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149 Brachial plexus block under dexmedetomidine sedation for shoulder arthroscopy
  1. C Pereira,
  2. C Pinto,
  3. CGaio Lima and
  4. M Soares
  1. Unidade Local de Saúde de Matosinhos – Hospital Pedro Hispano, Porto, Portugal


Background and Aims Shoulder arthroscopic surgery is associated with significant postoperative pain and opioid consumption. Regional anesthesia is a valuable part of anesthetic management either combined with general anesthesia or as a sole anesthetic technique. However, surgery in beach chair position in an awake state increases patient anxiety and discomfort.

Methods We report a case of a 74-year-old male, ASA III, admitted for arthroscopic rotator cuff repair in an ambulatory setting. He had a history of chronic obstructive pulmonary disease (important bullous emphysema), smoking and past pulmonary tuberculosis.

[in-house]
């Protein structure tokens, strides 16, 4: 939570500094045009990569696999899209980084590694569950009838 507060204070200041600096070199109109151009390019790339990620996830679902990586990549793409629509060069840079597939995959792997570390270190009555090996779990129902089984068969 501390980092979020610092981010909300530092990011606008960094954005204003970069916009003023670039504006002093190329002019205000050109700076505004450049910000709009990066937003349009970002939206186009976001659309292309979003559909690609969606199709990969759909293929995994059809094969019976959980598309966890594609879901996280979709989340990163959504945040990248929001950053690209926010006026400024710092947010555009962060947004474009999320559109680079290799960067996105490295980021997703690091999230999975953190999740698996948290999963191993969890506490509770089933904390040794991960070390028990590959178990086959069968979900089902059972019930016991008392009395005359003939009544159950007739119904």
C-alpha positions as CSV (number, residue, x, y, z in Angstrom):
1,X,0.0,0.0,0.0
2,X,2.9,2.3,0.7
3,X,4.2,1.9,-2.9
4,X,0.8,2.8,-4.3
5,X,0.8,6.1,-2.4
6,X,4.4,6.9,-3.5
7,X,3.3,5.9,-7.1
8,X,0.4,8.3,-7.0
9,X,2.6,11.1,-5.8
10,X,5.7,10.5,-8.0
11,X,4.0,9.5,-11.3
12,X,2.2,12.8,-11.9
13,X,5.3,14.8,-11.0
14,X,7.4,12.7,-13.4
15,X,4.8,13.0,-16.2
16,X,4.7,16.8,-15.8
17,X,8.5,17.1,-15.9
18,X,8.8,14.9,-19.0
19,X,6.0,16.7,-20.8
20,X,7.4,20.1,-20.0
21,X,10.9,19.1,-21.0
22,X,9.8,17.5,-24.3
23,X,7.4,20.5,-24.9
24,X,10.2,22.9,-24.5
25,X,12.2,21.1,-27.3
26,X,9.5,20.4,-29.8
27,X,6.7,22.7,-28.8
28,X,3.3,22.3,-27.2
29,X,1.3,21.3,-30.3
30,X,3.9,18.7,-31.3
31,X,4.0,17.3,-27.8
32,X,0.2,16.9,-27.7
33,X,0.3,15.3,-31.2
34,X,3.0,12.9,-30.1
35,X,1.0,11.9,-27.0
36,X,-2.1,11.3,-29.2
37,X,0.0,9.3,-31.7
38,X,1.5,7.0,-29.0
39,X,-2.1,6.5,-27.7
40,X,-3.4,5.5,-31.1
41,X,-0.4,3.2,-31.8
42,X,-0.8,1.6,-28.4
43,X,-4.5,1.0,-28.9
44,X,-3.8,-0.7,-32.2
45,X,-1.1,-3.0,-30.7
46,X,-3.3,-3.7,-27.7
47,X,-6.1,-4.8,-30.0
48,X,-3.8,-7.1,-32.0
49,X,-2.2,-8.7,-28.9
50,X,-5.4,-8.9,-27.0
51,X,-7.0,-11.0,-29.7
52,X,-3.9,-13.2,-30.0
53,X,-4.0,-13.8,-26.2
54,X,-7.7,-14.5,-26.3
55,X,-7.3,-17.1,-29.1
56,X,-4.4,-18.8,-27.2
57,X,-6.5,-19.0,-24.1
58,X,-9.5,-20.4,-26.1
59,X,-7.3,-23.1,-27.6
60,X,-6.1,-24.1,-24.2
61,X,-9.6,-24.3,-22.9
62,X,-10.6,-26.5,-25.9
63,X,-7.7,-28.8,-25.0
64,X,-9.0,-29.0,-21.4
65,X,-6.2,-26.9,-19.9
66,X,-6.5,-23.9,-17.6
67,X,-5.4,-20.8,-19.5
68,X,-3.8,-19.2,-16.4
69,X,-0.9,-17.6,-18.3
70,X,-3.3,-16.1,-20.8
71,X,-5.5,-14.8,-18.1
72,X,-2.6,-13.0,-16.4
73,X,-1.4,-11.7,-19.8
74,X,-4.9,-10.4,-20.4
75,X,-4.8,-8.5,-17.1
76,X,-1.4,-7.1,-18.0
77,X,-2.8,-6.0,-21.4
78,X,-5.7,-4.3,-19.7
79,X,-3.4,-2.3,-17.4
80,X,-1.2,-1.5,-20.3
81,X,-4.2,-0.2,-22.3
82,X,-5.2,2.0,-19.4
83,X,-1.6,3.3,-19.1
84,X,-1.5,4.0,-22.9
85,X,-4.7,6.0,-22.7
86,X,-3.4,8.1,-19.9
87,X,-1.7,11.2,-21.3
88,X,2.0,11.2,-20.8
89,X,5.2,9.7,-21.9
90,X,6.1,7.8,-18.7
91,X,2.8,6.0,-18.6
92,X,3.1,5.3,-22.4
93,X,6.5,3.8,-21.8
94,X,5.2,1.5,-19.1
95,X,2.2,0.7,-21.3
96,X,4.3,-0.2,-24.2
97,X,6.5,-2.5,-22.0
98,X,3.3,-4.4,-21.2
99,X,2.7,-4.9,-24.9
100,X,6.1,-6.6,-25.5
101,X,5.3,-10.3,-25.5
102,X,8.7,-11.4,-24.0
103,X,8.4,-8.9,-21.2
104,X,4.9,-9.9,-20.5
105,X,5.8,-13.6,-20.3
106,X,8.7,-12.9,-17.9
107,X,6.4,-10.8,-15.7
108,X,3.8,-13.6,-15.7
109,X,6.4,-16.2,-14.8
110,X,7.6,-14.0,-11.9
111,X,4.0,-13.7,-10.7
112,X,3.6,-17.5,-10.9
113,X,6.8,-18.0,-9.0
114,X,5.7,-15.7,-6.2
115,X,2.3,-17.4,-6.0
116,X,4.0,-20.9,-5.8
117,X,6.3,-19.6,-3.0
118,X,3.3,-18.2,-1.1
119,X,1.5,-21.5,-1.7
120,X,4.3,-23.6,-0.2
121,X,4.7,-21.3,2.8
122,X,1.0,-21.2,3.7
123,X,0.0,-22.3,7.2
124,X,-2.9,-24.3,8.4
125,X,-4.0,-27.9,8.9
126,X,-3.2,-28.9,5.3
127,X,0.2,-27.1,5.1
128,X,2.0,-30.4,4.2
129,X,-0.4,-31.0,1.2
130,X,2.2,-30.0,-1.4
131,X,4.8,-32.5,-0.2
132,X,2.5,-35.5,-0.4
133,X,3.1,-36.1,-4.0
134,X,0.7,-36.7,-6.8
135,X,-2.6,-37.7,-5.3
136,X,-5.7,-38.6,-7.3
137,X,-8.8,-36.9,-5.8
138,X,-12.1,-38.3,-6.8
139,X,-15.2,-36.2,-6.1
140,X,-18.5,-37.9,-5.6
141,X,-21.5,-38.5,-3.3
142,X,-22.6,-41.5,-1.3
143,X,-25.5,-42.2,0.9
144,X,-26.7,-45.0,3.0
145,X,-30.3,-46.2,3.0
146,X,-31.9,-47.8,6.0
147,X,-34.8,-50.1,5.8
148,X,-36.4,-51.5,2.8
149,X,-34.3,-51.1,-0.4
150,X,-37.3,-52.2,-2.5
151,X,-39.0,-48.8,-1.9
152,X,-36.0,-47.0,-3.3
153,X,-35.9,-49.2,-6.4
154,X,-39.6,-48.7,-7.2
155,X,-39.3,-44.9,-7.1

Results Given the high risk of iatrogenic pneumothorax and postoperative pulmonary complications, we decided to avoid mechanical ventilation. We proceeded with a locoregional technique associated with dexmedetomidine sedation. An interscalene brachial plexus block (BPB) was performed under ultrasonography guidance (in-plane technique) with nerve stimulation. 20 ml of 1% mepivacaine were used. Dexmedetomidine infusion was started at 0.6 ug/kg/h while performing the nerve block, and titrated up to 1 ug/kg/h. Intravenous analgesia with single ketamine bolus (0,3 mg/kg), acetaminophen (1gr), tramadol (100 mg) and ketorolac (30 mg) were also administered. The patient remained comfortable and under spontaneous ventilation during the procedure (90min). No bradycardia or other adverse events were registered. No additional analgesia was needed in the post-anesthesia care unit.

Conclusions BPB provides surgical anesthesia and postoperative analgesia while avoiding many side effects of general anesthesia. Dexmedetomidine allows sedation and analgesia with minimal respiratory depression and can significantly prolong the duration of BPB1. Our case suggests that BPB under dexmedetomidine sedation can be safe and effective for shoulder arthroscopy in ambulatory settings.

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